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December 2008 - January 2009



by Anil Malhotra

A one day Lecture Seminar was held at the Army Institute of Law, Mohali (India) to deliberate on the topic, ‘India, Inter-Country Parental Child Removal and the Law.” The principal lecture was delivered by Anil Malhotra, Advocate. Mr. Justice AR. Lakshmanan, Chairman, Law Commission of India delivered the Presidential Address and the Inaugural address was given by Mr. Justice T.S. Thakur, Chief Justice, Punjab and Haryana High Court. The concluding observations were made by Mr. H.S. Mattewal, Advocate General, Punjab and Dr. Anjana Kakkar, Principal, Army Institute of Law deliberated on the issues with the Panelists.

Dr. AR. Lakshmanan, Chairman, Law Commission of India stressed upon the need for India to sign the Hague Convention on Civil Aspects of International Child Abduction. He expressed that the dilemma before the Indian Courts invariably was whether to send back the removed child to the country of his origin. Since India was not a signatory to the Hague Convention, the custody of such children are considered by the Indian Courts on the merits of each case. In all such matters, the welfare of the child is considered to be of paramount important and the order made by the foreign court is considered to be only one of the relevant factors in such decisions.

Chief Justice T.S Thakur said that the profile of litigation had changed over the years. He added that now things were fast changing and issues which defied immediate solutions were fast cropping up. Inter-Parental Child Removal was one such issue.

Anil Malhotra narrated his professional experience on the issue spread over 25 years to say that the magnitude of the problem could be gauged from the fact that there were rampant inter-parental child removal cases in cross border unions between 1.1 Billion Indians of which 30 million were non-resident Indians living in 130 nations abroad. India not being a signatory to the Hague Convention, compounded by the fact that inter-parental child removal is neither an offence nor is it the violation of a defined right, there existed no remedy in Indian law to enforce custody claims.

The High Courts and the Supreme Court of India entertained Habeas Corpus petitions for securing the custody of a minor at the behest of a parent who lands on Indian soil alleging violation of a foreign court custody order. In the absence of any other practical remedy, this is the most preferred judicial recourse for effective, speedy and timely decisions. Anil Malhotra however added that Inter-parental Child Abduction not being a defined offence under any statutory Indian law, the seeking child custody under a writ of Habeas Corpus was an uphill task since it was extremely difficult to establish illegal detention of a child by his parent. Custody claims under conventional guardianship proceedings were tedious, cumbersome, protracted and often a frustrating exercise. Hence, there was a dilemma in reality.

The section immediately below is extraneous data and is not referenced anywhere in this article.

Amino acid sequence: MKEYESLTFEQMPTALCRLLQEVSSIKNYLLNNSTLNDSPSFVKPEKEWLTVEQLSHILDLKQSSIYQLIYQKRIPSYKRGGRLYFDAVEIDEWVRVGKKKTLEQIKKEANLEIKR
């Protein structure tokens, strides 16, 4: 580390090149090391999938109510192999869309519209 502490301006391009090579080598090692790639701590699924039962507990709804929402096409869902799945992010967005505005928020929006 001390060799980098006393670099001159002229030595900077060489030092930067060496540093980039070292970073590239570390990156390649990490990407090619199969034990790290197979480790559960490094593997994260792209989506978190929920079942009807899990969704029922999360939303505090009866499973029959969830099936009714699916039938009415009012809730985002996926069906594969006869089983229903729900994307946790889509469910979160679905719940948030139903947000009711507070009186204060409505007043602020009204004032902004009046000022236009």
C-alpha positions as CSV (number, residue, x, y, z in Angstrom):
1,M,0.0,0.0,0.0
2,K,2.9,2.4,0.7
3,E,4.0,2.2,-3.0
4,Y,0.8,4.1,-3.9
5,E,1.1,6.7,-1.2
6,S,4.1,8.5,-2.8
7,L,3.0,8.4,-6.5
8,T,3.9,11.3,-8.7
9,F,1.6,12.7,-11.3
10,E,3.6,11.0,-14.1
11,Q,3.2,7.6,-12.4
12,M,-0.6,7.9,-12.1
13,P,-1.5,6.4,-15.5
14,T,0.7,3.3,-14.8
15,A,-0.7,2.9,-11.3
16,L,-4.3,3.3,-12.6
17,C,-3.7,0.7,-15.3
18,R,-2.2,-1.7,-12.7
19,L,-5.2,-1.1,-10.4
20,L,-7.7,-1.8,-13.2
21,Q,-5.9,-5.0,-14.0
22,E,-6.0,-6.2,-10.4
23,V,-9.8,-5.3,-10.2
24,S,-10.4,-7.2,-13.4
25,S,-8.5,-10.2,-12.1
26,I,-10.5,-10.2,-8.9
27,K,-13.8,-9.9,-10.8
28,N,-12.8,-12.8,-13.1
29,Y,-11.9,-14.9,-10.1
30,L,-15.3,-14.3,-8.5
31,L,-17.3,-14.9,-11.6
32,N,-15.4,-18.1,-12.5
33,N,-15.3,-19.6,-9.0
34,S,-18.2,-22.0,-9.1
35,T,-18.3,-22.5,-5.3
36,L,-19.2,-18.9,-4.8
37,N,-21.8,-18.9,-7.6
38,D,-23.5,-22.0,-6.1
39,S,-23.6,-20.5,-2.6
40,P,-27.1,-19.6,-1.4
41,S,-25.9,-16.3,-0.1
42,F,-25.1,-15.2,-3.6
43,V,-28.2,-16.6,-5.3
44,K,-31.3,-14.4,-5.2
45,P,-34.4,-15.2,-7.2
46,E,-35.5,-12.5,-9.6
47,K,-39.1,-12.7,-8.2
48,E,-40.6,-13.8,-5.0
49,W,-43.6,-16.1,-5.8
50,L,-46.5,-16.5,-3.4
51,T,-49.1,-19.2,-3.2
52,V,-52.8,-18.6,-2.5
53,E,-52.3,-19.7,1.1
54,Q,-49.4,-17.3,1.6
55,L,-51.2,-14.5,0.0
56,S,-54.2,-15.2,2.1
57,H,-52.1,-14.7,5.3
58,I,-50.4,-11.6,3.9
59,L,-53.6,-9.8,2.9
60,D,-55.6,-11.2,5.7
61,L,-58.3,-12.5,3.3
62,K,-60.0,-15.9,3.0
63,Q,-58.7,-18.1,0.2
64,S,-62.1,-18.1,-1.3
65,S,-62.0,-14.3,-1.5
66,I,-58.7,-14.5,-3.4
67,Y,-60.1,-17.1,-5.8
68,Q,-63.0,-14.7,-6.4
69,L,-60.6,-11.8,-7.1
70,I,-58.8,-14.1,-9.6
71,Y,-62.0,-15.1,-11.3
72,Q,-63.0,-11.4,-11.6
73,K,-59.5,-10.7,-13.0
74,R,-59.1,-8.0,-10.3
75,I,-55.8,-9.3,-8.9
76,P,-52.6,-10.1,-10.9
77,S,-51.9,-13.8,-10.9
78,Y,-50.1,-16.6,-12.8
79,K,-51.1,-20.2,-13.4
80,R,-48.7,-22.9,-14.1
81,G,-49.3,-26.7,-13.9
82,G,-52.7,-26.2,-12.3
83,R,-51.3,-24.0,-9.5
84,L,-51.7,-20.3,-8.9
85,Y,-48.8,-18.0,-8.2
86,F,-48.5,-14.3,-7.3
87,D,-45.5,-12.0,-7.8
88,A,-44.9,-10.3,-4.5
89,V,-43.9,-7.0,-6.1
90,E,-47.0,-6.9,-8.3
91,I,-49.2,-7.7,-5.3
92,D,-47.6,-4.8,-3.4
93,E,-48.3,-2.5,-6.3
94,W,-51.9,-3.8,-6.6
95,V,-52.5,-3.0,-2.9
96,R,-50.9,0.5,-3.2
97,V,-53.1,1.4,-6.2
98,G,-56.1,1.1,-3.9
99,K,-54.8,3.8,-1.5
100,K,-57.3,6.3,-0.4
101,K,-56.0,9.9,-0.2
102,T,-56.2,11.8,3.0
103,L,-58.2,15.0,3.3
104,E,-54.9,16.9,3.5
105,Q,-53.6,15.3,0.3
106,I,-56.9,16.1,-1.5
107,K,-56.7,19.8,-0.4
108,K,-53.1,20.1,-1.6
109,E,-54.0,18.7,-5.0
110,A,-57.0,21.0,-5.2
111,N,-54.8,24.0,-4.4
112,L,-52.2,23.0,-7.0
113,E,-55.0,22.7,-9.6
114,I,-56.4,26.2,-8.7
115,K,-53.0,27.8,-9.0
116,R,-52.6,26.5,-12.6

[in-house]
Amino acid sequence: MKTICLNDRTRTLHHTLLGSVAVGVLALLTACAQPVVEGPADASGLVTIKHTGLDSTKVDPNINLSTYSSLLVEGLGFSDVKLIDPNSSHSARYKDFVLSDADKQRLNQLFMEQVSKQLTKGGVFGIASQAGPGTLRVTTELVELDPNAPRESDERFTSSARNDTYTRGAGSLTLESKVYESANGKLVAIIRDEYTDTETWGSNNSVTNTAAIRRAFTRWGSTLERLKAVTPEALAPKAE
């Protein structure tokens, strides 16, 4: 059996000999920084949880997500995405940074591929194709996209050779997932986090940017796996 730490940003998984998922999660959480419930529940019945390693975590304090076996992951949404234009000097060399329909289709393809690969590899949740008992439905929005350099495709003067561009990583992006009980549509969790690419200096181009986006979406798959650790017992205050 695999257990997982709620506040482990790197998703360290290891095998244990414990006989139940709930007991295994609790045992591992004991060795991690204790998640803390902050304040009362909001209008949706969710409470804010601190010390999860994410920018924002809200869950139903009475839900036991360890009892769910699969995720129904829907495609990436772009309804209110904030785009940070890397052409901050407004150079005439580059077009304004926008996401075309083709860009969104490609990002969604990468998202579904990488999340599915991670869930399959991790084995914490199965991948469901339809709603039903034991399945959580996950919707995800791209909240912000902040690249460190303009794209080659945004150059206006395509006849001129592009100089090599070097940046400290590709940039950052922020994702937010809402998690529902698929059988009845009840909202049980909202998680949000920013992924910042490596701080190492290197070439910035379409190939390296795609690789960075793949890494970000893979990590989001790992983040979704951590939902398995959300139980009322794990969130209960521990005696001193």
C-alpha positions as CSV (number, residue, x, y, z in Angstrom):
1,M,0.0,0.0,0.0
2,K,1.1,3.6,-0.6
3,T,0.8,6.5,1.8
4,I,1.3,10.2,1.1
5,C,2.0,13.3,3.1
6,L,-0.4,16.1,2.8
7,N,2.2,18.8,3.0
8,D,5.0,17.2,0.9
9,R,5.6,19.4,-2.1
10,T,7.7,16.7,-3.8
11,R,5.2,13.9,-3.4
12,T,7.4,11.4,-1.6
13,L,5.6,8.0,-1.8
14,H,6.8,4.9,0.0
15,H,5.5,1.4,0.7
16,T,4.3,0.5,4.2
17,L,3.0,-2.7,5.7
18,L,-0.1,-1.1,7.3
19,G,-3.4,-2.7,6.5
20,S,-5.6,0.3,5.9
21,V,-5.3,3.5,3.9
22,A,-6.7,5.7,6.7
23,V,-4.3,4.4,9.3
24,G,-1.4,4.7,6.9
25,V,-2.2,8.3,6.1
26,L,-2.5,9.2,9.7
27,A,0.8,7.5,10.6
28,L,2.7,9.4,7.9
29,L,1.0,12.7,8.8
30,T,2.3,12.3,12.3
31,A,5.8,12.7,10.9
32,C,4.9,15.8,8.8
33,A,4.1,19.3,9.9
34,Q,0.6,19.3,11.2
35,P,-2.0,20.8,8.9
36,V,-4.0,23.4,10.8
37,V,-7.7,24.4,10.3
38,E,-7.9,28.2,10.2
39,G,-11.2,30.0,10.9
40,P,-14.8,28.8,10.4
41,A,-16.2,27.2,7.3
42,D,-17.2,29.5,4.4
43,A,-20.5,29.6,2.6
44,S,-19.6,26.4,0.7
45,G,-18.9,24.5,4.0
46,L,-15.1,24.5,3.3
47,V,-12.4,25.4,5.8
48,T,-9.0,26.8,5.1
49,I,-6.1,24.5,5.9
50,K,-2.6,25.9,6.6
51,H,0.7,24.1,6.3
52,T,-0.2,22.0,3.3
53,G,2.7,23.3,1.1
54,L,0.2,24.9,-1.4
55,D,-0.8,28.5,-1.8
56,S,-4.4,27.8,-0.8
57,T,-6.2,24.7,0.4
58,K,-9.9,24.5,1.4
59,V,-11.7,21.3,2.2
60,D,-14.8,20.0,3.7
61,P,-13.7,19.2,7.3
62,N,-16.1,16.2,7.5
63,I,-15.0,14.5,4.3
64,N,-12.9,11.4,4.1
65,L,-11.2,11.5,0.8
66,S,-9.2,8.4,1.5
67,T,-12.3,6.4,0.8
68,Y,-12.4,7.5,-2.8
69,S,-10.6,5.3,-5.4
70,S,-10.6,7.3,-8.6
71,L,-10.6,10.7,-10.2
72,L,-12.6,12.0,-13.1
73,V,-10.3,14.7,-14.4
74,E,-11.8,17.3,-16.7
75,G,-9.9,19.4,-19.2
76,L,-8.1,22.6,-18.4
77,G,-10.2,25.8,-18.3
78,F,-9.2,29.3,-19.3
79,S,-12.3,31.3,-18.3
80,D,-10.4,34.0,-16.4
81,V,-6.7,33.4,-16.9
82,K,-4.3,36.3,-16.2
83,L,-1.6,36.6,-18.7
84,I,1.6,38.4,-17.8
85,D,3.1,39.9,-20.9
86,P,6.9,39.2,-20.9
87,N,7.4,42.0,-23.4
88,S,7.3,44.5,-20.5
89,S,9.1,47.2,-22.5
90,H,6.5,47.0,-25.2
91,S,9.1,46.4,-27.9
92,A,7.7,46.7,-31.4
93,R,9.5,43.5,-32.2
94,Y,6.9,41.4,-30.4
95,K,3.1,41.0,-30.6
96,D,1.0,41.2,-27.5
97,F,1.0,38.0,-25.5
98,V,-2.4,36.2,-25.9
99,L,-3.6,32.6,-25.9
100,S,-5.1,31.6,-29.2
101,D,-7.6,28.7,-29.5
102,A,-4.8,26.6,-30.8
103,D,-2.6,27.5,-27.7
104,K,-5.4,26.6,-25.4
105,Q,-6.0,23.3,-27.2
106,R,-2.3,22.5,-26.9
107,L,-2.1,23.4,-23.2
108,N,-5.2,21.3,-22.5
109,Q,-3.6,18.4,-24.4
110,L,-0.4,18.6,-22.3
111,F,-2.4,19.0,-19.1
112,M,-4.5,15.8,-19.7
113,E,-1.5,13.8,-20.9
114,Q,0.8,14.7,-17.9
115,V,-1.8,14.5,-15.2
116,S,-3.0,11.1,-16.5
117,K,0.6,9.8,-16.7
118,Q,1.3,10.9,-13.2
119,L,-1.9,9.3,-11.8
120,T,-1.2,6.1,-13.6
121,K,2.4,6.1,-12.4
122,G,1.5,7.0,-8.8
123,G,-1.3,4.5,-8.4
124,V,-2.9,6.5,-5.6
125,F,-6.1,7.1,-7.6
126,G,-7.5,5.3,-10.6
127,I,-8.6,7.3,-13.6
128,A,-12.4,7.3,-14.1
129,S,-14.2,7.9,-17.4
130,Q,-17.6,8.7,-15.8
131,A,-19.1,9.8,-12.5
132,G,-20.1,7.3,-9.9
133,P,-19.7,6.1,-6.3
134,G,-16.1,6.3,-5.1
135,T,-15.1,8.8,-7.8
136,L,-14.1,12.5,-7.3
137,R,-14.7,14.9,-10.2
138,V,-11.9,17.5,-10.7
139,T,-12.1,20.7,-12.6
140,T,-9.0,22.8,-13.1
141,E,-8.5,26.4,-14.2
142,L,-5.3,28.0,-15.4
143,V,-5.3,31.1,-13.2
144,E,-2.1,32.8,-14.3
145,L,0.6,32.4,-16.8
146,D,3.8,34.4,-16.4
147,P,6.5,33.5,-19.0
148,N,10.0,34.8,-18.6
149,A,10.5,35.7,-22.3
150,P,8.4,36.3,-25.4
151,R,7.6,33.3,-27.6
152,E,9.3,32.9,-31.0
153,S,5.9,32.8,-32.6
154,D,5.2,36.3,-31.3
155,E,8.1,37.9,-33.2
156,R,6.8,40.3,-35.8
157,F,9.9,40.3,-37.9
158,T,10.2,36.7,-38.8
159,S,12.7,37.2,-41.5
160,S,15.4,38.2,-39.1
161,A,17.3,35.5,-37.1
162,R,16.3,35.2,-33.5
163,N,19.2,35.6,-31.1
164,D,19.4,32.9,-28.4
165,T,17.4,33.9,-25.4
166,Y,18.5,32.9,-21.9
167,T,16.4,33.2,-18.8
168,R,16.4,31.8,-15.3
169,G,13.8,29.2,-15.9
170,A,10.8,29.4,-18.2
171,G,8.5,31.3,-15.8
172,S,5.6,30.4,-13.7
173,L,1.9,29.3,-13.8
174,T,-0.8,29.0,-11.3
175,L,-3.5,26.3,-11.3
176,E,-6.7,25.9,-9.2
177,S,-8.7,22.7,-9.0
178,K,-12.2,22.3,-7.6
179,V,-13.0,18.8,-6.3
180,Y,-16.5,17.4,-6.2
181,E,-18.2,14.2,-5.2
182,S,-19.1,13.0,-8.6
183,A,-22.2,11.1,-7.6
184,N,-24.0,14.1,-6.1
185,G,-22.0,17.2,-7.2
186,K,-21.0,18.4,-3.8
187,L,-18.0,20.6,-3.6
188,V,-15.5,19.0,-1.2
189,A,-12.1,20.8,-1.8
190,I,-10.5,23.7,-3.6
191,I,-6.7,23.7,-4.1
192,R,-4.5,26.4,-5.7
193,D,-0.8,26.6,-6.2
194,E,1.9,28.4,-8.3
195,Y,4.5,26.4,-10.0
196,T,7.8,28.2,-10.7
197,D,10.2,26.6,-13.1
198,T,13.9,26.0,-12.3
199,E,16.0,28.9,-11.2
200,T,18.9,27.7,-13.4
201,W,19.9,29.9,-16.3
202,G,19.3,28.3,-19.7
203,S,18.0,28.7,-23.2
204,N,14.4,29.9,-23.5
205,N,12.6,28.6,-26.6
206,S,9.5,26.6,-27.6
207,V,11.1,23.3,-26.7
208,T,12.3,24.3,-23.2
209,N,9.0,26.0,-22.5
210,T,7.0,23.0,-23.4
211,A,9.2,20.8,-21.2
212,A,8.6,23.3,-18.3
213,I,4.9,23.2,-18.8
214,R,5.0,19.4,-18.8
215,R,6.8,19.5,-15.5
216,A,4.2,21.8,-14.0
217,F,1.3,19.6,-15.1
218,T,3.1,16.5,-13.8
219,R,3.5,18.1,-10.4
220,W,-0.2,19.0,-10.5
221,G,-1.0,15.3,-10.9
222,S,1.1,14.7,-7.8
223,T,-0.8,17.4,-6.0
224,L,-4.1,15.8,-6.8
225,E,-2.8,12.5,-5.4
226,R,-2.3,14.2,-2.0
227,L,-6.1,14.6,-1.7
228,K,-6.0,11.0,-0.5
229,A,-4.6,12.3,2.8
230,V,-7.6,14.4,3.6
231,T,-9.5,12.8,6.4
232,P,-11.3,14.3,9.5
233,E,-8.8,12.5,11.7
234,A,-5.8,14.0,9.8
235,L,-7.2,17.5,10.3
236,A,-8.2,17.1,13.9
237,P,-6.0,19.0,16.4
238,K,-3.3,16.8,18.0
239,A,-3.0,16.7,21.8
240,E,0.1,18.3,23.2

It was further deliberated that there was a lack of uniform Indian policy on the subject and the responsibility lay on the Indian legislature and the executive to frame a suitable legislation and accede to the Hague Convention in matters of both inbound and outbound inter-parental child abduction to and fro from India.

Anil Malhotra narrated that in preparation to accede to the Hague convention on child abduction, a Civil Aspects of International Child Abduction Bill had been prepared but the progress was slow. He quoted earlier law and latest verdicts of Indian Courts to elaborate upon the issue. Reasons as to why India should join the child abduction convention were also quoted. Suggestions on the proposed Bill were also mooted. The consensus was that signing of the convention would ensure effective resolution of custody issues involving children removed to India from foreign jurisdictions.

The Embassies of foreign jurisdictions like America, England, Australia, Canada and Germany were particularly concerned with the status quo issue whereby children of Indian origin who had acquired foreign nationalities of their jurisdictions through their parents were presumably at risk by being removed to India. Unresolved court cases in inter-parental child custody disputes led to peculiar situations as India was not a Convention Country. Voicing concerns, even they felt that India ought to consider signing the Hague Convention to permit a free resolution of Inter-Country Child Custody Disputes by litigating parents who contested parallel proceedings in different jurisdictions.

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